Tube Lines boss hails progress, and wants to hear your views

BY TERRY MORGAN Terry Morgan, chief executive of Tube Lines, invites you to read this article and respond via letters@hamhigh.co.uk Almost everyone in London has an opinion on the Tube; a favourite line, a pet hate or an ide

Terry Morgan, chief executive of Tube Lines, invites you to read this article and respond via letters@hamhigh.co.uk

Almost everyone in London has an opinion on the Tube; a favourite line, a pet hate or an idea for improvement. Those who speak about railways cannot help using superlatives. The London Underground is certainly the oldest underground railway, possibly the most written-about and perhaps one of the most emotive.

Passenger use has grown massively, with 242 million journeys made in 2007. With passenger numbers predicted to rise by up to 25 per cent in the next decade, maintaining and upgrading the network will be central to keeping London moving.

We at Tube Lines assumed control of the maintenance and upgrade of the Jubilee, Northern and Piccadilly lines in 2003, and investment in the Tube has since tripled. But as we enter our sixth year of operation, it is incumbent upon us to show how we are moving towards improved daily services and finding solutions for long-standing issues.


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For passengers, our role is primarily to ensure that the network is as reliable, convenient and pleasant to use as possible, and it is by optimising the quality and longevity of track, signalling and station infrastructure that we are making tangible progress.

Across all three lines, we are working hard to reduce what we call lost customer hours through disruption. These have fallen by around 40 per cent since 2003, and though we aren't there yet, we are confident of seeing gradual yet constant decreases in delays. Altogether, we have renewed nearly 100km of track, and the recently completed weekend closure programme on the Northern line allowed over 10km to be upgraded three years earlier than scheduled.

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In each of these weekends, our engineers greatly accelerated the pace of improvement work; making what would have taken 15 normal engineering night shifts to complete, achievable in one 52-hour weekend. The project was vital in bringing the infrastructure up to a stable level and we believe that both this, and the recently signed performance agreement with Northern line fleet maintainer Alstom will lead to fewer delays on the line.

Among other benefits, this deal aligns the companies' performance targets. While this may sound like corporate speak it will in fact strengthen our ability to reduce the impact of faults, and give us involvement in the day-to-day management of the Northern line fleet. This is intended to bring about the same reliability improvements seen on the Jubilee and Piccadilly lines, and to this effect we have renewed Alstom's contract to maintain the Jubilee line fleet; a partnership that last year allowed us to add an extra carriage to each of its trains within budget and on time.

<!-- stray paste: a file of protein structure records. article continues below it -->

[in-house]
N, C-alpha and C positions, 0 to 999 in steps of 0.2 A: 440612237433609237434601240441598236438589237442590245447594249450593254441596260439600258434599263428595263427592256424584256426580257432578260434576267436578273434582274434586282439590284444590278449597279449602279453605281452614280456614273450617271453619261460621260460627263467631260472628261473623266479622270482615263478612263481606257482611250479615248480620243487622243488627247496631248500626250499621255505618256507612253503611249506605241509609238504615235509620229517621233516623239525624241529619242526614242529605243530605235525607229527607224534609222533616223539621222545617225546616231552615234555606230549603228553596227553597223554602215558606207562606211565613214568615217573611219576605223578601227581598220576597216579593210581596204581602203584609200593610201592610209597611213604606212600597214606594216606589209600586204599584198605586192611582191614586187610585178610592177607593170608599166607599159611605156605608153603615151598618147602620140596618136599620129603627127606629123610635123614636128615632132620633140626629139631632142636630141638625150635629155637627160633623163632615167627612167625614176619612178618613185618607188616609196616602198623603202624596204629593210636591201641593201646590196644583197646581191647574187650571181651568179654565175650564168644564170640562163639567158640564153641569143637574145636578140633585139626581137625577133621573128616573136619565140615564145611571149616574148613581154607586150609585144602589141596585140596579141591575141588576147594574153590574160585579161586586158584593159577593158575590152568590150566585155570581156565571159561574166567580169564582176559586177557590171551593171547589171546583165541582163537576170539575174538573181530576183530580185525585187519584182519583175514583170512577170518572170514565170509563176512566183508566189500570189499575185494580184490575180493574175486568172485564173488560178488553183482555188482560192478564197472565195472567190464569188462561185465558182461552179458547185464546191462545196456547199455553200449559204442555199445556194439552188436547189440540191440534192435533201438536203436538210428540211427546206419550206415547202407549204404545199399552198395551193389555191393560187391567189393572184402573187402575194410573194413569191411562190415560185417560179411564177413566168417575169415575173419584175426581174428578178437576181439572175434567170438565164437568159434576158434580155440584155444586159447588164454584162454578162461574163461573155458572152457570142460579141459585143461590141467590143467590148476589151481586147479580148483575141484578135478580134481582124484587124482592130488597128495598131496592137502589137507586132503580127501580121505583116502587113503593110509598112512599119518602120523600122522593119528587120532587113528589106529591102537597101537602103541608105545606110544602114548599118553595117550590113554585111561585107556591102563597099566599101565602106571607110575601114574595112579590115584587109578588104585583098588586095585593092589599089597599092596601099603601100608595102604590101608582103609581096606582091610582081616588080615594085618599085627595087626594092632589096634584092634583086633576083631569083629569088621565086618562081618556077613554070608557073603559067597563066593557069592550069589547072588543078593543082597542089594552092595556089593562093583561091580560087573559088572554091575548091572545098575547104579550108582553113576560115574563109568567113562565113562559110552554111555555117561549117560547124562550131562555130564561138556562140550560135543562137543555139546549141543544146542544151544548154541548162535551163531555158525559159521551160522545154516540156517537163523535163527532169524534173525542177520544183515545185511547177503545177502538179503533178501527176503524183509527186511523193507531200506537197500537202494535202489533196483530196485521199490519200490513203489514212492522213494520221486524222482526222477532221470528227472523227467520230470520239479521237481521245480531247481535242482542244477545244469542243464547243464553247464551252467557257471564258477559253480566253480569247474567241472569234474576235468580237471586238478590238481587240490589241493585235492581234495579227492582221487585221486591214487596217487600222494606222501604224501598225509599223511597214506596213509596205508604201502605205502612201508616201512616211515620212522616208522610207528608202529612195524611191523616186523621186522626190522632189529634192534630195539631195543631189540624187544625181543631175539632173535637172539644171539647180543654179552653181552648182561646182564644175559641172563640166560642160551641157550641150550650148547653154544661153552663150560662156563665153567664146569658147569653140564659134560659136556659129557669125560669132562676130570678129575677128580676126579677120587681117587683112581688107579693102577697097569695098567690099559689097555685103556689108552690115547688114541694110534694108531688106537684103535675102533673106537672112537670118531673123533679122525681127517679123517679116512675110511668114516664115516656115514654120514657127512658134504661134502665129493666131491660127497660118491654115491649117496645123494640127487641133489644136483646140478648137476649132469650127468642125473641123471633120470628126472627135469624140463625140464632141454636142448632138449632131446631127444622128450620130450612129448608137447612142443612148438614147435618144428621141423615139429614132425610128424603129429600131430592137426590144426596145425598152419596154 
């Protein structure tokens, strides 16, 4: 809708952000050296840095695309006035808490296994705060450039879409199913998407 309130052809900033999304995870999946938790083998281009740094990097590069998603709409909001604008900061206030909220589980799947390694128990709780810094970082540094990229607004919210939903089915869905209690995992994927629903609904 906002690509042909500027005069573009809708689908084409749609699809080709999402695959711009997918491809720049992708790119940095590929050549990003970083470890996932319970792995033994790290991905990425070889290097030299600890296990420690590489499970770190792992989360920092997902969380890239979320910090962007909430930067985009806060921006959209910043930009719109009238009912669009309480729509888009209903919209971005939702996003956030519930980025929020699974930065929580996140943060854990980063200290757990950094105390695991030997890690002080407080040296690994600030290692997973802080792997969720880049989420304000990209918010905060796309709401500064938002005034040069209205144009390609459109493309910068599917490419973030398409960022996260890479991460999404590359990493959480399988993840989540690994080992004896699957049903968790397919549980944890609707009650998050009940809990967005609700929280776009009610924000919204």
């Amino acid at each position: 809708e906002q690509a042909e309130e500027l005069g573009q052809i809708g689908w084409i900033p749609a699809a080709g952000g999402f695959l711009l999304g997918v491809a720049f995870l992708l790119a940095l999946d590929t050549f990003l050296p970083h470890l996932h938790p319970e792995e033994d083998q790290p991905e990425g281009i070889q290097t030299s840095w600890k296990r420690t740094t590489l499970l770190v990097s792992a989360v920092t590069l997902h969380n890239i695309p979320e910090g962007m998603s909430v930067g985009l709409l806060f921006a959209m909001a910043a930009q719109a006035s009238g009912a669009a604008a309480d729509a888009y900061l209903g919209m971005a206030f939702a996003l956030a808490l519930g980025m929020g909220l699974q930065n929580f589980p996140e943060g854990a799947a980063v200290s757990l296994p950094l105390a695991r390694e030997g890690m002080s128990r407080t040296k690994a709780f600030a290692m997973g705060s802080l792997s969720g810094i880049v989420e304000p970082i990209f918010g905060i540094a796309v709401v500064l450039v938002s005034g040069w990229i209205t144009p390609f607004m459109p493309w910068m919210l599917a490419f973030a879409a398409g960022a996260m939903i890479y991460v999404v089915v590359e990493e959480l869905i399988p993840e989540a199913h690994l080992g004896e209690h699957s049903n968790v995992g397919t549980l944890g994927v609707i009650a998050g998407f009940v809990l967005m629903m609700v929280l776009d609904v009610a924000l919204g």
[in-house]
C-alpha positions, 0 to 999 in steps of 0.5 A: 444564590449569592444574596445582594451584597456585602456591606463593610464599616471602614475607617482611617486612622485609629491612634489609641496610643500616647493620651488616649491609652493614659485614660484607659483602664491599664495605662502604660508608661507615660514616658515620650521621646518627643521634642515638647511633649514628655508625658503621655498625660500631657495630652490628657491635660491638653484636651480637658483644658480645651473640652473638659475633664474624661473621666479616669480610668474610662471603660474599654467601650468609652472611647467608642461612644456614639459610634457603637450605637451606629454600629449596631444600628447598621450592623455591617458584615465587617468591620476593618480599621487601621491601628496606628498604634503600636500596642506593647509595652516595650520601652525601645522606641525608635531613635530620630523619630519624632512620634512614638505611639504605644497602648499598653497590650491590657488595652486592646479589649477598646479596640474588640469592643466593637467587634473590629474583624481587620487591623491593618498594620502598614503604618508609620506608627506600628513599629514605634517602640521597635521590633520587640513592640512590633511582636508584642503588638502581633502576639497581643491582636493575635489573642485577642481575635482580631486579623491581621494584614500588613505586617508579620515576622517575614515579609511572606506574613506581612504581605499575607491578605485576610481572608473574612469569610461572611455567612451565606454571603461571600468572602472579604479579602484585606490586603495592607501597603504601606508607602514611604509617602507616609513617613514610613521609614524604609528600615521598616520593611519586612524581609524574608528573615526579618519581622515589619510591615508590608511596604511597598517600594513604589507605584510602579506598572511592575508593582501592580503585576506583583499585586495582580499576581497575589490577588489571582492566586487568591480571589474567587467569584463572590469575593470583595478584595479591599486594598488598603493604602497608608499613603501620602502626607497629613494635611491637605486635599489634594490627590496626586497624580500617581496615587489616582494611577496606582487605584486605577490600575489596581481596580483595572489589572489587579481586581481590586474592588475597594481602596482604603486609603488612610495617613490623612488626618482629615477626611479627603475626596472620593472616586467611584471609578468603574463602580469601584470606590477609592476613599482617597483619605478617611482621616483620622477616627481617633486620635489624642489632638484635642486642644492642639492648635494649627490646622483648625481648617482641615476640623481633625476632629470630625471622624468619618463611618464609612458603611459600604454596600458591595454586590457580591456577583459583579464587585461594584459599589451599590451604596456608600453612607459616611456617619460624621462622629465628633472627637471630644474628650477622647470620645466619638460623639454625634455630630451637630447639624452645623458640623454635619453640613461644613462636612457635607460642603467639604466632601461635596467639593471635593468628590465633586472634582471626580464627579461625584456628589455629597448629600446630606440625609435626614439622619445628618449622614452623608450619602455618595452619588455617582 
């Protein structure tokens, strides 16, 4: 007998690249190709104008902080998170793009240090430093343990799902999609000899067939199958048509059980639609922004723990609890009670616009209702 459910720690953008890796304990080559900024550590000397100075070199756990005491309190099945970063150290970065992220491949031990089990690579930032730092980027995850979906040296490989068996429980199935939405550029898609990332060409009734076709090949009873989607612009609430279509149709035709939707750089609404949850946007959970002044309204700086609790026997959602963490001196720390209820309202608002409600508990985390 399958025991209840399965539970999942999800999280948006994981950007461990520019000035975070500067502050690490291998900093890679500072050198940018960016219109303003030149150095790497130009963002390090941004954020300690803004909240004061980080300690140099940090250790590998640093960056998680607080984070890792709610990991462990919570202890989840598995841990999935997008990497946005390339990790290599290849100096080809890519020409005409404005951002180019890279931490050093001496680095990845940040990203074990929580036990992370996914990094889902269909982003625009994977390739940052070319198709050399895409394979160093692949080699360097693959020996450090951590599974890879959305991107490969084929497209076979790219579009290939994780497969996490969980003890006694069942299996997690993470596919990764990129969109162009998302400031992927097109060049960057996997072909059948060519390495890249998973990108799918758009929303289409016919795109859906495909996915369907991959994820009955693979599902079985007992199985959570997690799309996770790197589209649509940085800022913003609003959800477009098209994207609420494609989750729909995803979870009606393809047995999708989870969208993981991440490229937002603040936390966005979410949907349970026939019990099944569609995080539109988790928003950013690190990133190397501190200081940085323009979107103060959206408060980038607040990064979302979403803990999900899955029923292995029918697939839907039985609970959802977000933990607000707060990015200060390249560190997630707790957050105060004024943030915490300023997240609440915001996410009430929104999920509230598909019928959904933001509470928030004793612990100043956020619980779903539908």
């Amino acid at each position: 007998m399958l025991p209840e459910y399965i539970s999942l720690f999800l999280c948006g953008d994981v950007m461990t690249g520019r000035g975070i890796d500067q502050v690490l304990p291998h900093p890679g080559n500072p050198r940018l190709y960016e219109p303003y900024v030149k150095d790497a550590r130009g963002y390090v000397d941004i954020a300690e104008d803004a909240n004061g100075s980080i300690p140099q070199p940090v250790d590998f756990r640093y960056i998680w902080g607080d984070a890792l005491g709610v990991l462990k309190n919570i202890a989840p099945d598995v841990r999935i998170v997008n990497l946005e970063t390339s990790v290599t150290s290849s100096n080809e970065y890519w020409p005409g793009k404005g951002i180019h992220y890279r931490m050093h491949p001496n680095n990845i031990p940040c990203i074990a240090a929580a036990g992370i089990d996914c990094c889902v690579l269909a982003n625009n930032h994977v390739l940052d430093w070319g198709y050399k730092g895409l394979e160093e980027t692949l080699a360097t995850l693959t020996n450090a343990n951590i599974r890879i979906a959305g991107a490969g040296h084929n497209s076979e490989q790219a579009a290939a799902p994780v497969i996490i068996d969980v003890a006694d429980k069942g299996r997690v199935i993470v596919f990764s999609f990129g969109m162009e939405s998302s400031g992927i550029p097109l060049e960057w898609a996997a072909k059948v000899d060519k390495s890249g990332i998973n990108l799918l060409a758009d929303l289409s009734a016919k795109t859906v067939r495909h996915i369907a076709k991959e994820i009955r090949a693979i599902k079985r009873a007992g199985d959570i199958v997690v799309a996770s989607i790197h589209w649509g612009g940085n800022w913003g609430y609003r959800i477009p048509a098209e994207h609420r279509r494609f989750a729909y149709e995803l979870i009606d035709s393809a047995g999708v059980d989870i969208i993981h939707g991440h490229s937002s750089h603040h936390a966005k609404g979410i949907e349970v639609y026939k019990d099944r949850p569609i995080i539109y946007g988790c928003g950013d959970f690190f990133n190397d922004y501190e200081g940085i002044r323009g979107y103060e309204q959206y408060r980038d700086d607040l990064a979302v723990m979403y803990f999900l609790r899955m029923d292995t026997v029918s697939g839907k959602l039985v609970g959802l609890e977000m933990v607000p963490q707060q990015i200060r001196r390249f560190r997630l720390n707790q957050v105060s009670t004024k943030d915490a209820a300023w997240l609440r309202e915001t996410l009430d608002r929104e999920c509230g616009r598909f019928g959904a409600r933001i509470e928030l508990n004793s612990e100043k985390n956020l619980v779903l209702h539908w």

We are also committed to upgrading 97 stations within the first quarter of our 30-year contract with London Underground, and are over half way there. We are nearing completion of the upgrade to Highgate station, with Hampstead refurbished in 2007 and West Hampstead in 2005. This includes help points, comprehensive CCTV and safety facilities, and easy access for customers.

All of this is taking place within the Tube PPP framework, and we feel strongly that we are demonstrating its value in removing financial risk from the taxpayer, ensuring that long-term investments are made, and projects delivered.

A spirit of ingenuity and innovation has flourished. A team of our engineers has developed a permanent current rail indicator device (P-CRID) - a safety-enhancing trackside fixture which lets engineers performing nightly improvement works know when the current is turned off. Additionally, one of our technical officers has invented a handheld device which can identify faults that cause signal failures before they occur.

This innovation isn't just limited to the typical activities associated with rail maintenance. Many readers of this newspaper will have seen images of the largest green roof in London, which sits atop the Northern line control centre site. We recognise the far-reaching effects of everything we do, and appreciate the constructive dialogue we had with residents to ensure that a working building - vital to the Northern line's future - fits seamlessly into an attractive local environment.

Renewing the Tube is a long-term, pan-London affair. Yet every project we undertake must have a real local focus, and we make every effort to perform our work with as little inconvenience to passengers and neighbours as the infrastructure allows.

There is some way to go to provide all Northern, Jubilee and Piccadilly line passengers with uniformly reliable railways, but we do sense definite movement towards providing the Tube you deserve.

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